Much Fall Of Blood — Snippet 61

Chapter 33

In his throne room in Vilnius, that which sat behind the eyes of the grand duke was concerned by the continued absence of his new shaman. True, he could do without one. He had in the past. But having a shaman was less fatiguing. He would send fresh messengers to Karelia, with dire warnings. He did not like being kept waiting, or — although this was unlikely — being defied.

Jagiellon wondered briefly if there were some way to suck Count Mindaug — or better, Elizabeth Bartholdy — into the conflict he was stirring up in the lands of the Golden Horde. With the magical forces being unleashed, either one of them might with some luck be destroyed or at least damaged.

Neither of them existed in the spirit world to the degree he did. Mindaug dug for knowledge in print. He was clever, in that way, but in the end such knowledge was inherently weak. For her part, Elizabeth’s power came from borrowing against her bargain. That made her formidable, for the moment, but eventually she would have to pay her side of that bargain.

But Jagiellon-Chernobog could not believe either could be that stupid. In the meanwhile he waited for his other plans to come to fruition. His targets walked cheerfully into his traps. What rich prizes to be so foolishly risked! Pawns, true, but pawns of some considerable value.

Magical communications were always fraught with risks. In common with several other religious sects, the Baitini believed themselves especially good at it, and protected. Chernobog knew otherwise, but if that was what they wished to believe, or that the drug enhanced their skills, he would not stop them. Like the belief that he would return them to power, they were welcome to their delusions as long as they were of use to him. As a fifth column within the Ilkhan they were very useful.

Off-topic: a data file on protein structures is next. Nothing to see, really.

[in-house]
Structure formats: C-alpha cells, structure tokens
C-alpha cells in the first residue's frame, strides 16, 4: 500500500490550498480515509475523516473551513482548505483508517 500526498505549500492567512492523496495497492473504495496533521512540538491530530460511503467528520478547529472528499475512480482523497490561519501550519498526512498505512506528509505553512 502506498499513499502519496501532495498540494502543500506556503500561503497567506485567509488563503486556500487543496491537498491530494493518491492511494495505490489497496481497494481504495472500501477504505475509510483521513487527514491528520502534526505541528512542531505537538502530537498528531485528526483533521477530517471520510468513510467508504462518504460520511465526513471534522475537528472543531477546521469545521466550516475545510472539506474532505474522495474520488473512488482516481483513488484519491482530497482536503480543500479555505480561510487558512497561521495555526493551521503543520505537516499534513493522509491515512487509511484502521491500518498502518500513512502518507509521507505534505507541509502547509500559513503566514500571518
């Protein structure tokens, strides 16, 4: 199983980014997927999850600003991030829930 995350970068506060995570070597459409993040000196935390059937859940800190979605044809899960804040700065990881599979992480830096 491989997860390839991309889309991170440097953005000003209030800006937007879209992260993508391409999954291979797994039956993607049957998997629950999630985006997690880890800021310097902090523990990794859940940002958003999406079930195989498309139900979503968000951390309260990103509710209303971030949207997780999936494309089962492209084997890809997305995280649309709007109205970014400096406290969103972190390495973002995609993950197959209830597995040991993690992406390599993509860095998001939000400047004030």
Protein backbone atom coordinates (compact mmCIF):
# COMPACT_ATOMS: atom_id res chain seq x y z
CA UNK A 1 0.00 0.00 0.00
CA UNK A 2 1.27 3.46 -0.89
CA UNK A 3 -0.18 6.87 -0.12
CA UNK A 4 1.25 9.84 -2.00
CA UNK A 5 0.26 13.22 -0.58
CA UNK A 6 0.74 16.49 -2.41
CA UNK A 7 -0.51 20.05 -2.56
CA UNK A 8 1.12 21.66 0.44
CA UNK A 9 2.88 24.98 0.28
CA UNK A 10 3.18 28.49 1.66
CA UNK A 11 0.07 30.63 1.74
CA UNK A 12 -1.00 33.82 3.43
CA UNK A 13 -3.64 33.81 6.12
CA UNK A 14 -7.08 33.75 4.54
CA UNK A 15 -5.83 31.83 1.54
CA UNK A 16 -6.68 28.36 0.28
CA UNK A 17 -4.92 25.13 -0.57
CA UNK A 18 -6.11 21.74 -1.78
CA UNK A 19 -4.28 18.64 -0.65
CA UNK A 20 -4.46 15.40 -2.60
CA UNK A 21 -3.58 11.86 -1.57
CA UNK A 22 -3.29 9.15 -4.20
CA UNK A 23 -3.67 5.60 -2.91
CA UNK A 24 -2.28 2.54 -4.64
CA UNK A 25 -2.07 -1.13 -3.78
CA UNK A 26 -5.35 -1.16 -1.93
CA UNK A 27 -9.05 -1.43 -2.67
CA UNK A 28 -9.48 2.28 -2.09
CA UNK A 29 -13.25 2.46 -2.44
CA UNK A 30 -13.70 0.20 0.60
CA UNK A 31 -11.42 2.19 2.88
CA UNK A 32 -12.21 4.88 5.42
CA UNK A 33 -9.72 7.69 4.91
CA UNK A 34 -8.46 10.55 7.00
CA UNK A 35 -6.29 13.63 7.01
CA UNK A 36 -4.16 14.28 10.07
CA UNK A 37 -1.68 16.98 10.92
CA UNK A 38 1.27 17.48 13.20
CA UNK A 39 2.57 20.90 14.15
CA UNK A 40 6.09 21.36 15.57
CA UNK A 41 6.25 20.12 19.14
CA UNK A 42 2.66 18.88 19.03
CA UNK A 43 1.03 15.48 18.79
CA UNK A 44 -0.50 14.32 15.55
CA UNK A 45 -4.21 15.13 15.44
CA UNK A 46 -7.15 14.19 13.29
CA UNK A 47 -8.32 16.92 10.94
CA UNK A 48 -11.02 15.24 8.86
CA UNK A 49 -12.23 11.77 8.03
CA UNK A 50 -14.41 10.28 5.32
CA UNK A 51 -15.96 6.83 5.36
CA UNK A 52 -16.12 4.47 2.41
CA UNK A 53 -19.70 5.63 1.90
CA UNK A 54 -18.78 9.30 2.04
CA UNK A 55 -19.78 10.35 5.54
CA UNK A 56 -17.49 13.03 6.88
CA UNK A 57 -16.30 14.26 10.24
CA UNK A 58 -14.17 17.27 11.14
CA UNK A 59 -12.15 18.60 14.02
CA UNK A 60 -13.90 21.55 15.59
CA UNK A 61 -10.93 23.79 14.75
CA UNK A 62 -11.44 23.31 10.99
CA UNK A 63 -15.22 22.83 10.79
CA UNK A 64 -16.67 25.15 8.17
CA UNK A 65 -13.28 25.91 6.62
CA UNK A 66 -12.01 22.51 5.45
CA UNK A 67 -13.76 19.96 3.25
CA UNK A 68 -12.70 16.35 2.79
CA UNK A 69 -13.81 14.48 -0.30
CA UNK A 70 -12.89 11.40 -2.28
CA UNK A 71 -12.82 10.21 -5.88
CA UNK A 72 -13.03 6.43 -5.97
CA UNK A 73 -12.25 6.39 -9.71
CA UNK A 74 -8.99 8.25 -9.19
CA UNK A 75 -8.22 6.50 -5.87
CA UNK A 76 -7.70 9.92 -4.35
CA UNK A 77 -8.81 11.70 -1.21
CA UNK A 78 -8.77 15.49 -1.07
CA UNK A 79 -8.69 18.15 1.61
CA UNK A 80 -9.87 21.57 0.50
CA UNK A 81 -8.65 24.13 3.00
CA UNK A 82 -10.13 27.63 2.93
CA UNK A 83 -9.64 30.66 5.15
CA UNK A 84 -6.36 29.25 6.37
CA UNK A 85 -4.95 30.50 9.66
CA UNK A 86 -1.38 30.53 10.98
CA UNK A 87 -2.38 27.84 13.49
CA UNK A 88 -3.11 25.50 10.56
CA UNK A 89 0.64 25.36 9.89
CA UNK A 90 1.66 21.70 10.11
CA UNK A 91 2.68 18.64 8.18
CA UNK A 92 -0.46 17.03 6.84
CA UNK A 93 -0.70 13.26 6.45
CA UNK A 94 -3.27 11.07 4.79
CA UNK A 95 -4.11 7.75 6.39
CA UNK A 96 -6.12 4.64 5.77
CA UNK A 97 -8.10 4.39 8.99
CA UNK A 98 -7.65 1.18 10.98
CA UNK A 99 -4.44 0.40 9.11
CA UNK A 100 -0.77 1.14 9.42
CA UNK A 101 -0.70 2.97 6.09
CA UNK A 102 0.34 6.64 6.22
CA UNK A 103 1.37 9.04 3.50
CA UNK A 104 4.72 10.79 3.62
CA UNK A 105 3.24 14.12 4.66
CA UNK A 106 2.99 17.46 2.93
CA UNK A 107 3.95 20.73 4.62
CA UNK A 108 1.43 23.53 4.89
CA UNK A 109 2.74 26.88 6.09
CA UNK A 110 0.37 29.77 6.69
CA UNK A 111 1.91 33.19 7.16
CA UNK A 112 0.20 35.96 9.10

Jagiellon had received news of the progress of Prince Manfred of Brittany and his knights with some satisfaction. Although he had shattered the eastern dominions of the Golden Horde into a number of little khanates that served him, he knew that his hold on them was fragile. He needed to subjugate the Horde for once and for all. At a stroke now he would create a new ruler and a vassal, together with new enemies for them — the Ilkhan and the Holy Roman Empire. That would make the new western Horde’s ruler very dependent on Lithuania’s support.

The Baitini thought that, because of the visions of paradise he’d supplied them, that they were dealing with their god. That was amusing, insofar as the Black Brain Chernobog was capable of being amused. The Baitini earnestly believed that they were doing the righteous and honorable thing. Which, indeed, it was — for Chernobog. It was all about perceptions. Like their name, which had been a derogatory term until they embraced it.

It would be necessary to allow some of the lesser knights to escape. Perhaps a few, to give them a better chance of returning the news to the Holy Roman Empire. And at least one of the Ilkhan envoy’s escort must return to the Ilkhan. Preferably they would have terrible tales of the other’s vile duplicity and perfidy. He must brief his servant about that. He hoped the tarkhan’s mind would not be so drug-mazed as to forget.